A walk up to Vaasetter failed to produce the hoped-for Lapland Buntings, but gave up superb views of Sheep Rock and the whole island.
Despite promising signs in the Gully, the nearby crofts were not exactly brimming with migrants. Indeed the only thing of interest in my notebook is two head-butting sheep! Maybe tomorrow…

8 September
Another bright morning with- yes! - a bit of east in the southerly wind.
But very little new was seen as we headed back south. Rosefinches again were showing at Quoy, as were Whinchats, while South Light again had a few waders. A walk back via the western 'geos' (sharply indented bays) gave us nice views of Sea Urchins at Hesti, and an intriguing Oystercatcher corpse with a ring on nearby.
The group had split up at this point, and I was left with Ailsa looking for Lapland Buntings back at Gilsetter, when my phone rang. Having had some strange Arabic messages earlier in the week, I left it to take a message, which turned out to be from Gwyneth, back down the island, with an Icterine Warbler in view! We covered the ground (a mile or so!) pretty quickly and were soon looking at this very yellow warbler perched up on a fruit cage at Shirva. Other birders from the Observatory apparently tried to see it later on and were disappointed, so many thanks to Gwyneth and Vodaphone!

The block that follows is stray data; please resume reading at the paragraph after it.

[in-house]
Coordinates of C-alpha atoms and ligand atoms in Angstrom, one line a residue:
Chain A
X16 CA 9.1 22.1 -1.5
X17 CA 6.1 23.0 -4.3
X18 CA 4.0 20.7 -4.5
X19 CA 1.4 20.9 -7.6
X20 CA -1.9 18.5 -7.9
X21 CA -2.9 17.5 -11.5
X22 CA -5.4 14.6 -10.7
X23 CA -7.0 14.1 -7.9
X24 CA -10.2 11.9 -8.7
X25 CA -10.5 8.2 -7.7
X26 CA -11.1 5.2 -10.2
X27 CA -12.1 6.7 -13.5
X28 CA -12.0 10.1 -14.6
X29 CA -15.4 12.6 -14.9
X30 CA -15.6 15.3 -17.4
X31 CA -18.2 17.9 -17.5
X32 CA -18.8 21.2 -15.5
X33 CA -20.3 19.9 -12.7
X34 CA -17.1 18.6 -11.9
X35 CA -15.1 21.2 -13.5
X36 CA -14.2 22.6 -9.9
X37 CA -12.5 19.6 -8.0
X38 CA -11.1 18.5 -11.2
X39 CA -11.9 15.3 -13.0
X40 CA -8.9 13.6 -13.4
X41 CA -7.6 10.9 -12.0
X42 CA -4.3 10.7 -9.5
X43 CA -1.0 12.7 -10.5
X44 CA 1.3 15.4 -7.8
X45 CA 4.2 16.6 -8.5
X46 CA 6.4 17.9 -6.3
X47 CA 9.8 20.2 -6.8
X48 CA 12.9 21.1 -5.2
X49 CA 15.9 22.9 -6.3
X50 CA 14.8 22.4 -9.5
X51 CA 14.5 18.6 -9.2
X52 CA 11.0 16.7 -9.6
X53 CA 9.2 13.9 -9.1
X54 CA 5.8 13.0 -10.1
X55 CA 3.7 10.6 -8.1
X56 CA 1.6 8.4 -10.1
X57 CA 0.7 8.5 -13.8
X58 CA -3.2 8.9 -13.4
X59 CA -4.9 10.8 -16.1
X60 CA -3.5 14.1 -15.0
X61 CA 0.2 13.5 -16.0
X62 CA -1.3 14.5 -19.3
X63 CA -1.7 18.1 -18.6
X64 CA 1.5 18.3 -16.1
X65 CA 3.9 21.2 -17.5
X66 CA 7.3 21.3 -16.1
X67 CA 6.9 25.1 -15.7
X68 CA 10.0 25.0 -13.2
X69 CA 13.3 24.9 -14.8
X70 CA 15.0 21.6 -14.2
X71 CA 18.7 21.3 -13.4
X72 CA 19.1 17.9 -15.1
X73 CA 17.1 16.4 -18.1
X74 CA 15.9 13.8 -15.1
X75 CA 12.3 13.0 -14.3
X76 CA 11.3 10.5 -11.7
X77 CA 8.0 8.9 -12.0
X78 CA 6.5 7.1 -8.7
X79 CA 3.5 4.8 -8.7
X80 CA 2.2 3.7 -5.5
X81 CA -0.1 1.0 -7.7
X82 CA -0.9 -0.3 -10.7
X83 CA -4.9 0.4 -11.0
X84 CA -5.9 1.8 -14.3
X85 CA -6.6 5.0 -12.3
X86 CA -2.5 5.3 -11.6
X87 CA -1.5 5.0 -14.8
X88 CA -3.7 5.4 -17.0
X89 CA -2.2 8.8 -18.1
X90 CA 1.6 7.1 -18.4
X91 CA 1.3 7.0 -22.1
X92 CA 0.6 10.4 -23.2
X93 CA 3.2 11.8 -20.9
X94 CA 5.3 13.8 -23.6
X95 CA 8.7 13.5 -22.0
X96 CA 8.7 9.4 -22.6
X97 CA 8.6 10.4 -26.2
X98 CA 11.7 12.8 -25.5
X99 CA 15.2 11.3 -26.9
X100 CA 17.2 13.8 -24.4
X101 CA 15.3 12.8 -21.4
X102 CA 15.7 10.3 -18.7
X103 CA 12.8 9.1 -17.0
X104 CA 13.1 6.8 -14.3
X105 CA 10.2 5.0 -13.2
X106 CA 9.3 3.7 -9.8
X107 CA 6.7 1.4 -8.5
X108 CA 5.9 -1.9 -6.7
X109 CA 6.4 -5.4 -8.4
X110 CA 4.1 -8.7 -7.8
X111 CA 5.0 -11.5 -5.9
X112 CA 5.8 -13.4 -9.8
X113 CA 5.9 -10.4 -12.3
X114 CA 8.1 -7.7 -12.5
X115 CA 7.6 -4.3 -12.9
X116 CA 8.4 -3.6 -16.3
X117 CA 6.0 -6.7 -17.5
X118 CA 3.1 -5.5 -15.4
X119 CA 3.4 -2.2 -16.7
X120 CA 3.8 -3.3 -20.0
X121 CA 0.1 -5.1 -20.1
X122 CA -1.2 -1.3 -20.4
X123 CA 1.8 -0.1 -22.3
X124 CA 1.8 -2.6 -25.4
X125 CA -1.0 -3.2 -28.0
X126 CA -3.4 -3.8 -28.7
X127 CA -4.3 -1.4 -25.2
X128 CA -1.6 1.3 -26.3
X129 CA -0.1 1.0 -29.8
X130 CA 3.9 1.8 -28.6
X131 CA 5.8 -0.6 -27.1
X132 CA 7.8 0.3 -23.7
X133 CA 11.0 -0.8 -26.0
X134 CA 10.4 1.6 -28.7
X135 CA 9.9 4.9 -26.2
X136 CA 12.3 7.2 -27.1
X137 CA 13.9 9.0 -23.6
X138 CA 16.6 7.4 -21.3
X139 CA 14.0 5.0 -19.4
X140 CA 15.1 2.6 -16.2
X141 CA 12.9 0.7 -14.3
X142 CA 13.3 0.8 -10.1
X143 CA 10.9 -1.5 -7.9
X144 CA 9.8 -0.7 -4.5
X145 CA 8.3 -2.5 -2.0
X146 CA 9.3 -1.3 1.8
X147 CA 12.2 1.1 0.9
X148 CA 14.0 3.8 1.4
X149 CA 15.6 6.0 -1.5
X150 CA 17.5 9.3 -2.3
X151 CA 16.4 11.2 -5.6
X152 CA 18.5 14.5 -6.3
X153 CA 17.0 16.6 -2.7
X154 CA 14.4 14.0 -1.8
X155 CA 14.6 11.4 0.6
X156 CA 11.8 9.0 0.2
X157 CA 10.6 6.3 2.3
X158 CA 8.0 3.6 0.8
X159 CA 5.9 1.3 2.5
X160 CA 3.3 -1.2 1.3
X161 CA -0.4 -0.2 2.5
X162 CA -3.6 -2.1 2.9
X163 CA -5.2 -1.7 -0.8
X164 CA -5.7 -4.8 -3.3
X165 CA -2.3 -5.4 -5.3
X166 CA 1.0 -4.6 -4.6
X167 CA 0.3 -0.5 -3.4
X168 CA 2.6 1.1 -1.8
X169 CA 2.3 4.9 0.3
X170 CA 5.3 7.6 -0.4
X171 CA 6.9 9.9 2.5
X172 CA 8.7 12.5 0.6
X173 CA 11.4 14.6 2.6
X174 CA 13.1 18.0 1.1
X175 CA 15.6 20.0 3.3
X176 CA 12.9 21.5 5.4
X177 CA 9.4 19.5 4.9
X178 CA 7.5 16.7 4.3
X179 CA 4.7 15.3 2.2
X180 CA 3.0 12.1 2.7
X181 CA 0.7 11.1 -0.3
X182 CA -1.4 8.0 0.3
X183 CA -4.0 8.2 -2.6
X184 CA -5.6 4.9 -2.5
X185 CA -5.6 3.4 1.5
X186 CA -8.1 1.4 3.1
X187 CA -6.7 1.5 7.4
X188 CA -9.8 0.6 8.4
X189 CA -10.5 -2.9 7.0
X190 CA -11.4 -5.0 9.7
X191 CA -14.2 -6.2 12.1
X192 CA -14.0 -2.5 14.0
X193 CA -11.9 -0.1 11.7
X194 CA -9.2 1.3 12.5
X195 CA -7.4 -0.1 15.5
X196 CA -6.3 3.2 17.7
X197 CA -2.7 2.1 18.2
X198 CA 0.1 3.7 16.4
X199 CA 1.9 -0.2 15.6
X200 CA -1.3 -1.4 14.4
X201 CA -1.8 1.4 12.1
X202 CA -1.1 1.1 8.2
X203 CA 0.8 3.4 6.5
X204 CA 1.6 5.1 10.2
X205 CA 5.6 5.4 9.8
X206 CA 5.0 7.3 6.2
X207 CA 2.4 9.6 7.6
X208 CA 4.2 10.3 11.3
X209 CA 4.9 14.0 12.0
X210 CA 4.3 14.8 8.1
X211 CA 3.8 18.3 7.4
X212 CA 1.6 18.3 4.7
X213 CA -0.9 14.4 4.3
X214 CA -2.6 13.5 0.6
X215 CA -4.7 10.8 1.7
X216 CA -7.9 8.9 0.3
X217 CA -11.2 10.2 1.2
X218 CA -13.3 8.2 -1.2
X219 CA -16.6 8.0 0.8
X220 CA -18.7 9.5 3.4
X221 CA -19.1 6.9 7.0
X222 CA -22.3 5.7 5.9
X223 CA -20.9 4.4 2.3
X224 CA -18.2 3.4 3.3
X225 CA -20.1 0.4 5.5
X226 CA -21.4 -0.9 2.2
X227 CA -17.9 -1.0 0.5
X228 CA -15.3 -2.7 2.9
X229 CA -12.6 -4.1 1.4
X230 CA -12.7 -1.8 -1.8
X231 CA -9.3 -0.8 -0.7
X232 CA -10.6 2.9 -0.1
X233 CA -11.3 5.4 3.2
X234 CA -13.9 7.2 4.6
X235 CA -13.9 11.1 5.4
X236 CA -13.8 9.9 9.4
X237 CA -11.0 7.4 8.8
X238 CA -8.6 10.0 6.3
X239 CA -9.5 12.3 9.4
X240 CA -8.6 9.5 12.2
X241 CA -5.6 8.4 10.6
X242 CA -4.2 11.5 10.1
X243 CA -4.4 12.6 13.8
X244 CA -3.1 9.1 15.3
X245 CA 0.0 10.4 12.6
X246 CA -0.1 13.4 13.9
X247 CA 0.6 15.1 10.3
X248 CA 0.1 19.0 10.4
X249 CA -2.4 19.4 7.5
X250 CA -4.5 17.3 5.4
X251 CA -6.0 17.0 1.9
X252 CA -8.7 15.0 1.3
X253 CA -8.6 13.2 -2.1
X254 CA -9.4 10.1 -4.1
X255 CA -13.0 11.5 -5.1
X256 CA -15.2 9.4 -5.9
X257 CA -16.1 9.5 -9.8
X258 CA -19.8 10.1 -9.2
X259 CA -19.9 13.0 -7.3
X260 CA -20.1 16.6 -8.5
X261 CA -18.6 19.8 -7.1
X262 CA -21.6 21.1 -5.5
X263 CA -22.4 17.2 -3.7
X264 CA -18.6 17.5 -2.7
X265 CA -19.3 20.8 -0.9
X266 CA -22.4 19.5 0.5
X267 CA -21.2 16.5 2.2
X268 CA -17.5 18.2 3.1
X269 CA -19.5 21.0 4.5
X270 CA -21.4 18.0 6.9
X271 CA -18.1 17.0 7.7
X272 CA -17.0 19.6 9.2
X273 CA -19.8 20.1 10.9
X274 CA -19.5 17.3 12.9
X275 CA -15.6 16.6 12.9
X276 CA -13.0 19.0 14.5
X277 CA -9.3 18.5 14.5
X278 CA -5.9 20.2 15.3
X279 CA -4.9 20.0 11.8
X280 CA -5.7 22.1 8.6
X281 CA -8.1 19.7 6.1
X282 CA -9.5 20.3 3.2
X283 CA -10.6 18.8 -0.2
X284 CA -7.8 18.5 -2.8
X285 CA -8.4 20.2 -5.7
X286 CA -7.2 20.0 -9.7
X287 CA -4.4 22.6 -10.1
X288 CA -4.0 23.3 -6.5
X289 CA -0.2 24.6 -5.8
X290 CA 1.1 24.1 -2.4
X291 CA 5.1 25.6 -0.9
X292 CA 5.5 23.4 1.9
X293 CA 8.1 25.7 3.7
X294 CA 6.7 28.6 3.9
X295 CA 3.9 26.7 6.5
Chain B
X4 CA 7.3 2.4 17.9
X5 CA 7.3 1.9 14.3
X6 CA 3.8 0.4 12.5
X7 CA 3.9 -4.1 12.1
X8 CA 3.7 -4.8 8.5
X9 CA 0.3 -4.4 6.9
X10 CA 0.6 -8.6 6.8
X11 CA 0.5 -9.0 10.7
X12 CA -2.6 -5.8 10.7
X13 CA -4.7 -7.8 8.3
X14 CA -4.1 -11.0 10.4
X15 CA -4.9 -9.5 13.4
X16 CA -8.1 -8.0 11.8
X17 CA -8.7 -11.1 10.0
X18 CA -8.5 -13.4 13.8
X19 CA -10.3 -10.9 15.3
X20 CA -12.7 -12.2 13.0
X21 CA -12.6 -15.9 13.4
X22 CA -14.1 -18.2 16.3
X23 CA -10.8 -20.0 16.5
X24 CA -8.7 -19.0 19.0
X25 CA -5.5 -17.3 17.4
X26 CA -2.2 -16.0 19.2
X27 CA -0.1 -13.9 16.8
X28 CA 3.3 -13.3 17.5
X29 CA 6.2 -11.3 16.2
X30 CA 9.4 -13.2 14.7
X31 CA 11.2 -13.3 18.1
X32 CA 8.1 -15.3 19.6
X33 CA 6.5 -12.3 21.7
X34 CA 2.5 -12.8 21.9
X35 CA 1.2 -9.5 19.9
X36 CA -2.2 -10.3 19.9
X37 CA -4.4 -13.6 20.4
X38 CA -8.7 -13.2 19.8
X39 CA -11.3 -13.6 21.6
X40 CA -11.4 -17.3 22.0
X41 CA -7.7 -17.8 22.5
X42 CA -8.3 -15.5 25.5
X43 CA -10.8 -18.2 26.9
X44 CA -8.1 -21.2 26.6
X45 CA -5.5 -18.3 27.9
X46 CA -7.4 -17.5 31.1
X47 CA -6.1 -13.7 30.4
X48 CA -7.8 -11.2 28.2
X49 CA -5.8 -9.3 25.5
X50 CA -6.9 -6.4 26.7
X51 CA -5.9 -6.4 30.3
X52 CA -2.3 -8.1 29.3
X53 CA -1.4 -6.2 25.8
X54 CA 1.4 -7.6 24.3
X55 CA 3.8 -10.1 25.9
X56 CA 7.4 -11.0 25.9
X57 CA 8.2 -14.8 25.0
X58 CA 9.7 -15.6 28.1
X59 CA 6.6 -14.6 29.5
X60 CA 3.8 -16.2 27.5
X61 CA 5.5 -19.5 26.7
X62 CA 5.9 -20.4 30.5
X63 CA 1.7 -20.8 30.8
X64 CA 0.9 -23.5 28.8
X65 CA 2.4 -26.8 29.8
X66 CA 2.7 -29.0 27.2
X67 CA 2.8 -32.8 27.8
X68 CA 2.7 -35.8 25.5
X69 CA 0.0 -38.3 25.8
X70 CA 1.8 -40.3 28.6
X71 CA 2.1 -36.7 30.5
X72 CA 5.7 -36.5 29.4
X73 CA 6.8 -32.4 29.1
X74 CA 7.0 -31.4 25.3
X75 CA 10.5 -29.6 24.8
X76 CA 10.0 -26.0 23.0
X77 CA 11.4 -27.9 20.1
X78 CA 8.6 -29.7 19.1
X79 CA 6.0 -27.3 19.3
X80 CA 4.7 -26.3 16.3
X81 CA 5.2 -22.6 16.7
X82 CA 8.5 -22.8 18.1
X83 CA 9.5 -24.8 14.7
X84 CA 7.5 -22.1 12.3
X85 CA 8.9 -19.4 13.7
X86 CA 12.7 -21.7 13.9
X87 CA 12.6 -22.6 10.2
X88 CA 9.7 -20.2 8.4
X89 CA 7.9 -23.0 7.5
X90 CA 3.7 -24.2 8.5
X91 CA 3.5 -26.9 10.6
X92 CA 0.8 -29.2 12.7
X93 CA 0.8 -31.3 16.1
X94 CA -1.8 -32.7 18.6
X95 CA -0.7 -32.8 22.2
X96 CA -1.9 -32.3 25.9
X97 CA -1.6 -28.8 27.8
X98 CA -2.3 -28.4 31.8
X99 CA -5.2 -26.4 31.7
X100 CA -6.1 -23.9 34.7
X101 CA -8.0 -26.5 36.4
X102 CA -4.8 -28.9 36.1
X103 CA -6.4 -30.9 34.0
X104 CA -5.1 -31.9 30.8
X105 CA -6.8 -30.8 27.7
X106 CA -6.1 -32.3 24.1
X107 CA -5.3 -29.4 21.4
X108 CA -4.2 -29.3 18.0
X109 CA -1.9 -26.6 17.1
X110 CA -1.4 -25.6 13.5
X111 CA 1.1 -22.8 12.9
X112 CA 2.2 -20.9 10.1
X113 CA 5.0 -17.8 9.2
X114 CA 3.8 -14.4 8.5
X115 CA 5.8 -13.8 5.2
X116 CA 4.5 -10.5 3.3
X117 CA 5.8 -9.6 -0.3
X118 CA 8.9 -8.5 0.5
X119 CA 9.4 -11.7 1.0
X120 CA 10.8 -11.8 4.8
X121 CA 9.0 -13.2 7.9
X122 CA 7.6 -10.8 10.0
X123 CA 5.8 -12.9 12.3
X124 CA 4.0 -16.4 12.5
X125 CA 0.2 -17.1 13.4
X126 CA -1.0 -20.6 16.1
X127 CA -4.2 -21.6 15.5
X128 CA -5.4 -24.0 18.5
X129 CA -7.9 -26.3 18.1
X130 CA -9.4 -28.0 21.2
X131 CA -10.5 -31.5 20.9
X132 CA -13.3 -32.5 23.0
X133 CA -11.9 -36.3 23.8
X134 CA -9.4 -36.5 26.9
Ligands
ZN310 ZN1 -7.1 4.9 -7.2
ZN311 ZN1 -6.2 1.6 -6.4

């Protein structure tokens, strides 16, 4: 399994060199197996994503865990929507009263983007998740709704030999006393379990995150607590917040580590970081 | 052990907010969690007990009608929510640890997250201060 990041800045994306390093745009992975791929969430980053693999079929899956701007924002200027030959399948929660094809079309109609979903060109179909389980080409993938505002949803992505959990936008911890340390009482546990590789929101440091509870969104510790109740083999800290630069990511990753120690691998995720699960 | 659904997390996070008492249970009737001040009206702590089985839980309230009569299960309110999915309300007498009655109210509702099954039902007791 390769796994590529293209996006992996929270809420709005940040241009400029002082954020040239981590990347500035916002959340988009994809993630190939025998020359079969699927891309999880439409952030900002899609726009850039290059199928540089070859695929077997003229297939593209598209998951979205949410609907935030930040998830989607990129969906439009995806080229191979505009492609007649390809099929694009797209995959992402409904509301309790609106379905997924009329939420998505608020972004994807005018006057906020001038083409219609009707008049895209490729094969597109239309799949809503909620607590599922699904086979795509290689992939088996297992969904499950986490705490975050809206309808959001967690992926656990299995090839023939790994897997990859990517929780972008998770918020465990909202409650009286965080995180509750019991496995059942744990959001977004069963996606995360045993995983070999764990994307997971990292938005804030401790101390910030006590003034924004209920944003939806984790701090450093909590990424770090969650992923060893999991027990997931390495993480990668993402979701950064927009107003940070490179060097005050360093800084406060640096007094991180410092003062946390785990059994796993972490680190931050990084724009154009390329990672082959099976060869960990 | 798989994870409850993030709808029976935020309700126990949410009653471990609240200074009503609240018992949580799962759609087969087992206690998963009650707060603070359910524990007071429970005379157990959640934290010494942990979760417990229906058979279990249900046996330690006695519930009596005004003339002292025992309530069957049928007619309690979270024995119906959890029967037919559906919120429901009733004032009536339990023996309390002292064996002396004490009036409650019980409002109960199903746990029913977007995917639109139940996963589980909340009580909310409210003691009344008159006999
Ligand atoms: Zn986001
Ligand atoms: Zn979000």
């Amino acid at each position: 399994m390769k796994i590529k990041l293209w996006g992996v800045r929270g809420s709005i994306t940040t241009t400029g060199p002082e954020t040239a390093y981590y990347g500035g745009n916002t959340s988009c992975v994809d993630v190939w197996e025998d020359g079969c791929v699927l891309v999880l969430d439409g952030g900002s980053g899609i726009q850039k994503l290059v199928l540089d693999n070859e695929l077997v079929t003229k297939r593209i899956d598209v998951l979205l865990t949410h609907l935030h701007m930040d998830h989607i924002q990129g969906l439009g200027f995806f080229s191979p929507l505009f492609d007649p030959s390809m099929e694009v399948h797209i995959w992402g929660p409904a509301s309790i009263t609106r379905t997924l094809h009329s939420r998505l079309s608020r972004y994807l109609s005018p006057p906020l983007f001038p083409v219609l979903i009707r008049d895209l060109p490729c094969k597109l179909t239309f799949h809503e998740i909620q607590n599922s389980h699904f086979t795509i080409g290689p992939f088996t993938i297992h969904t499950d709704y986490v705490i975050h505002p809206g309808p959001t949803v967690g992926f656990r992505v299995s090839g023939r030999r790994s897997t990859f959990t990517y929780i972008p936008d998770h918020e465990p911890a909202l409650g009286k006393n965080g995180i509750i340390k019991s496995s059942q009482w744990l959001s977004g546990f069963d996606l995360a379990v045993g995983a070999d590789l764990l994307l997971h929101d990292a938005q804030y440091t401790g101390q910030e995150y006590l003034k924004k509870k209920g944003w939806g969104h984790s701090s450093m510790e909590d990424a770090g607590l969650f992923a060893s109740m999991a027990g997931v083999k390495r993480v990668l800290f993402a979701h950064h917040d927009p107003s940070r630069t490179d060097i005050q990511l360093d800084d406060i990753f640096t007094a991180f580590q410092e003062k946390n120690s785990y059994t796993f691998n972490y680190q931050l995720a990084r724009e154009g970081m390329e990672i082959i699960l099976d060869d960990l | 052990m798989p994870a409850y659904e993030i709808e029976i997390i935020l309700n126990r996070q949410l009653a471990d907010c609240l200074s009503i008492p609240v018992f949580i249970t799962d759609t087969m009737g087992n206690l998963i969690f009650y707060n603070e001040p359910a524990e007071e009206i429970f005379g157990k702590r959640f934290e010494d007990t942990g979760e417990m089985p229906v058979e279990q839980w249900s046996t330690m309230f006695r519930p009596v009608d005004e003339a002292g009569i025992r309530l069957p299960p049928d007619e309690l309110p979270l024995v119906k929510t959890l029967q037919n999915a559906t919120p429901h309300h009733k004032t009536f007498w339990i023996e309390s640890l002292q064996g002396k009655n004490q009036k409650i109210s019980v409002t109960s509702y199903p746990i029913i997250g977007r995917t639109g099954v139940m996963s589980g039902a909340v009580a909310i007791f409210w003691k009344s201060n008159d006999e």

Another Merlin was caught in a Heligoland tarp at duck, giving us an unprecedented second chance to see this dashing raptor in the hand.

9 September
We rang the changes a bit this morning, getting Claire and the van to take us down the island to start with. Once again a Rosefinch greeted us at Skaddan, and we had plenty of time to count waders and others at South Light. Two Barred Warblers were seen on the way back, with Garden Warbler and Lesser Whitethroat.
A choice of two directions after lunch - Jamie was determined to find the Lapland Buntings that kept being seen by the assistant wardens, while Neil wanted to find something new on Buness.